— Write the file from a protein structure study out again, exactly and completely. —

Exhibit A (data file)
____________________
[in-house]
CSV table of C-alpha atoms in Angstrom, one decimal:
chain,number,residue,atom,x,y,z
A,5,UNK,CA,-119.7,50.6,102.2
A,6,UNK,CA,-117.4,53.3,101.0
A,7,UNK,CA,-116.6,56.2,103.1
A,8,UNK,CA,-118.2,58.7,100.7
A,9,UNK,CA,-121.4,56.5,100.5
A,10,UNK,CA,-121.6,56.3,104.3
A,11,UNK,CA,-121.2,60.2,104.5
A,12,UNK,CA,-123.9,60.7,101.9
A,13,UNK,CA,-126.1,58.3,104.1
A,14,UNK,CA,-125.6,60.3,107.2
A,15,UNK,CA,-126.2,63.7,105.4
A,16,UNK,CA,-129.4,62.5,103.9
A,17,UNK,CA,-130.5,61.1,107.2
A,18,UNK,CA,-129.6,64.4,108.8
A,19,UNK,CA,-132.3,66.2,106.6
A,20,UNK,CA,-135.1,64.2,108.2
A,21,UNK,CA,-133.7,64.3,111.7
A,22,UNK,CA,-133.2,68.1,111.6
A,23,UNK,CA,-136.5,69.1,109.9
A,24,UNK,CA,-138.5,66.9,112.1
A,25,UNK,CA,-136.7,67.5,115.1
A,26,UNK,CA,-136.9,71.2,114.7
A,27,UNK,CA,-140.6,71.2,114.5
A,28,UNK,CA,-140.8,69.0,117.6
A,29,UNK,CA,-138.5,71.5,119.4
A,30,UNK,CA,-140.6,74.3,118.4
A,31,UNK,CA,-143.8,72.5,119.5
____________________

[in-house]
CSV table of C-alpha atoms in Angstrom, one decimal:
chain,number,residue,atom,x,y,z
A,5,UNK,CA,-119.7,50.6,102.2
A,6,UNK,CA,-117.4,53.3,101.0
A,7,UNK,CA,-116.6,56.2,103.1
A,8,UNK,CA,-118.2,58.7,100.7
A,9,UNK,CA,-121.4,56.5,100.5
A,10,UNK,CA,-121.6,56.3,104.3
A,11,UNK,CA,-121.2,60.2,104.5
A,12,UNK,CA,-123.9,60.7,101.9
A,13,UNK,CA,-126.1,58.3,104.1
A,14,UNK,CA,-125.6,60.3,107.2
A,15,UNK,CA,-126.2,63.7,105.4
A,16,UNK,CA,-129.4,62.5,103.9
A,17,UNK,CA,-130.5,61.1,107.2
A,18,UNK,CA,-129.6,64.4,108.8
A,19,UNK,CA,-132.3,66.2,106.6
A,20,UNK,CA,-135.1,64.2,108.2
A,21,UNK,CA,-133.7,64.3,111.7
A,22,UNK,CA,-133.2,68.1,111.6
A,23,UNK,CA,-136.5,69.1,109.9
A,24,UNK,CA,-138.5,66.9,112.1
A,25,UNK,CA,-136.7,67.5,115.1
A,26,UNK,CA,-136.9,71.2,114.7
A,27,UNK,CA,-140.6,71.2,114.5
A,28,UNK,CA,-140.8,69.0,117.6
A,29,UNK,CA,-138.5,71.5,119.4
A,30,UNK,CA,-140.6,74.3,118.4
A,31,UNK,CA,-143.8,72.5,119.5